Navigation Links
MIT nanotubes sniff out cancer agents in living cells
Date:12/14/2008

CAMBRIDGE, Mass.--MIT engineers have developed carbon nanotubes into sensors for cancer drugs and other DNA-damaging agents inside living cells.

The sensors, made of carbon nanotubes wrapped in DNA, can detect chemotherapy drugs such as cisplatin as well as environmental toxins and free radicals that damage DNA.

"We've made a sensor that can be placed in living cells, healthy or malignant, and actually detect several different classes of molecules that damage DNA," said Michael Strano, associate professor of chemical engineering and senior author of a paper on the work appearing in the Dec. 14 online edition of Nature Nanotechnology.

Such sensors could be used to monitor chemotherapy patients to ensure the drugs are effectively battling tumors. Many chemotherapy drugs are very powerful DNA disruptors and can cause serious side effects, so it is important to make sure that the drugs are reaching their intended targets.

"You could figure out not only where the drugs are, but whether a drug is active or not," said Daniel Heller, a graduate student in chemical engineering and lead author of the paper.

The sensor can detect DNA-alkylating agents, a class that includes cisplatin, and oxidizing agents such as hydrogen peroxide and hydroxyl radicals.

Using the sensors, researchers can monitor living cells over an extended period of time. The sensor can pinpoint the exact location of molecules inside cells, and for one agent, hydrogen peroxide, it can detect a single molecule.

The new technology takes advantage of the fact that carbon nanotubes fluoresce in near-infrared light. Human tissue does not, which makes it easier to see the nanotubes light up.

Each nanotube is coated with DNA, which binds to DNA-damaging agents present in the cell. That interaction between the DNA and DNA disruptor changes the intensity and/or wavelength of the fluorescent light emitted by the nanotube. The agents produce different signatures that can be used to identify them.

"We can differentiate between different types of molecules depending on how they interact," Strano said.

Because they are coated in DNA, these nanotube sensors are safe for injection in living cells. (Nanotubes can come in many different lengths and can be coated with different materials, which influences whether they are safe or toxic, Strano said.)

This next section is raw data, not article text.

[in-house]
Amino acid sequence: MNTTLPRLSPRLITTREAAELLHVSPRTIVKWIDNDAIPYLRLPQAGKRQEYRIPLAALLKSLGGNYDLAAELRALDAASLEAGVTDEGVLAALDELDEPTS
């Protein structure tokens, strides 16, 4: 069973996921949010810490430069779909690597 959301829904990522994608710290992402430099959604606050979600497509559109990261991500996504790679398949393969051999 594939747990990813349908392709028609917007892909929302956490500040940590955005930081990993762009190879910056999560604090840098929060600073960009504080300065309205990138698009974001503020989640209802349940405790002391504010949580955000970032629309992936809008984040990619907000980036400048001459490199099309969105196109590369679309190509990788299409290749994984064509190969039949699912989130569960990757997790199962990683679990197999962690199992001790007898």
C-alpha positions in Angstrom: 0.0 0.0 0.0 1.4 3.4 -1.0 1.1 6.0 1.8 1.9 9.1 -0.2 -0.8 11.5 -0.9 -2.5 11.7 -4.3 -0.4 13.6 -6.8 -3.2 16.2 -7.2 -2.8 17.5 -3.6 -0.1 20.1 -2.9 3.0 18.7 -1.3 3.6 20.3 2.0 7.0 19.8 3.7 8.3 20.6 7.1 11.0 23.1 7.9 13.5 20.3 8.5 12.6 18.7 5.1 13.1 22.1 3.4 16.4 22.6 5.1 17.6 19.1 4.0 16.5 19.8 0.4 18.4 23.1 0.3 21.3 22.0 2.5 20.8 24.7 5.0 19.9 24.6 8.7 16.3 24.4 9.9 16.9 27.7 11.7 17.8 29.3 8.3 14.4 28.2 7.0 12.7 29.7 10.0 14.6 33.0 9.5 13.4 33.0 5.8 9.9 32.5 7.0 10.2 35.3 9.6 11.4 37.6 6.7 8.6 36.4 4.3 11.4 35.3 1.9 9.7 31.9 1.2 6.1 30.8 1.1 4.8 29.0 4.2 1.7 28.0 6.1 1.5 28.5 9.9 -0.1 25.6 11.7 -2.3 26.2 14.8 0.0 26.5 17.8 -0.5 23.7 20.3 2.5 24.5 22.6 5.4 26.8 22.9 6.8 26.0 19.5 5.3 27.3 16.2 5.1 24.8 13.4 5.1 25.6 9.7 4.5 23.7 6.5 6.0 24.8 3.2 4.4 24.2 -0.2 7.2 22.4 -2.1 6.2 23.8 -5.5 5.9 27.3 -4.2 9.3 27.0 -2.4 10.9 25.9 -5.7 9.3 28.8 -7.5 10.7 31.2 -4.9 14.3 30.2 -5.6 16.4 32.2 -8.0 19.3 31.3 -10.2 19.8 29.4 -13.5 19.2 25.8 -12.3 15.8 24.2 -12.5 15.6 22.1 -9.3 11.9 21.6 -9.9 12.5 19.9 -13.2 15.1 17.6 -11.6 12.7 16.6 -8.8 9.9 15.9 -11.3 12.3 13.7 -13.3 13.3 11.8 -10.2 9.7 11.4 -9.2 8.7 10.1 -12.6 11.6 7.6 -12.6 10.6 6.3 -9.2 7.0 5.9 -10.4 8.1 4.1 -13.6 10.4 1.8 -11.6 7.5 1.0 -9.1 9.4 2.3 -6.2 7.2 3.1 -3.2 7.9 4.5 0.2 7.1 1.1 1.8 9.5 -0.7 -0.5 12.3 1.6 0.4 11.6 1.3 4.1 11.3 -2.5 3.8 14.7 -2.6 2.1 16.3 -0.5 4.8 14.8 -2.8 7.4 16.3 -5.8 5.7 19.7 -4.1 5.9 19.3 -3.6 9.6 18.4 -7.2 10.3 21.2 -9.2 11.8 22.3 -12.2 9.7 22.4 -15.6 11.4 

In future studies, the researchers plan to use the sensors to study the effects of various antioxidants, such as the compounds in green tea, and learn how to more effectively use toxic chemotherapy drugs.


'/>"/>

Contact: Elizabeth Thomson
thomson@mit.edu
617-258-5402
Massachusetts Institute of Technology
Source:Eurekalert

Related biology news :

1. Using nanotubes to detect and repair cracks in aircraft wings, other structures
2. Another type of nanotube, a how-to guide to making bamboo-structured carbon nanotubes
3. Using carbon nanotubes to seek and destroy anthrax toxin and other harmful proteins
4. Spin control: New technique sorts nanotubes by length
5. Livermore researchers use carbon nanotubes for molecular transport
6. Nanotubes could help study retrovirus transmission between human cells
7. Slipping through cell walls, nanotubes deliver high-potency punch to cancer tumors in mice
8. Simulations help explain fast water transport in nanotubes
9. UNC study on properties of carbon nanotubes, water could have wide-ranging implications
10. Worms take the sniff test to reveal sex differences in brain
11. Scat sniffing dogs detecting rare California carnivores
Post Your Comments:
*Name:
*Comment:
*Email:
(Date:11/16/2018)... ... November 16, 2018 , ... OnlineMasters.com, an industry-leading educational research ... for 2019. They have identified the top programs in the nation that are ... outcomes. , Leveraging an exclusive data set comprised of interviews and surveys from ...
(Date:11/15/2018)... ... November 14, 2018 , ... uBiome, the leader in microbial ... of Flatiron Functional Medicine to its Medical Advisory Board. Joining the board of ... uBiome extensive experience in treating the root causes of disease, conscientiously taking into ...
(Date:11/13/2018)... ... November 13, 2018 , ... Fluence ... controlled-environment cultivation applications. VYPR 2 is well suited for sole-source and supplemental lighting ... growing markets. , “As an all-purpose light which can be adapted to ...
Breaking Biology News(10 mins):
(Date:11/13/2018)... (PRWEB) , ... November 13, 2018 , ... ... Bio-Logic Aqua® Research Water Life Science® in Grants Pass, Oregon believes in the ... and Bio-Logic Aqua® Research Water Life Science® sponsors the Power of Water® on ...
(Date:11/9/2018)... ... November 08, 2018 , ... IC ... a machine-learning powered approach to increasing recovery rates by creating a comprehensive contact ... Collections (AIC) product developed by NLP Logix, a Jacksonville, Florida-based AI solutions company, ...
(Date:11/7/2018)... BEDFORD, Mass. (PRWEB) , ... November 07, 2018 , ... ... control system for algae at AzCATI, the Arizona Center for Algae Technology and Innovation ... to facilitate process development and trials for those involved with algal and predator control ...
(Date:11/5/2018)... ... November 05, 2018 , ... USARAD Holdings Inc., ... Healthineers and several healthcare VC firms announces at Distributed Health 2018 conference November ... by purchasing tokens and obtaining its first radiology interpretations, one of the first ...
Breaking Biology Technology: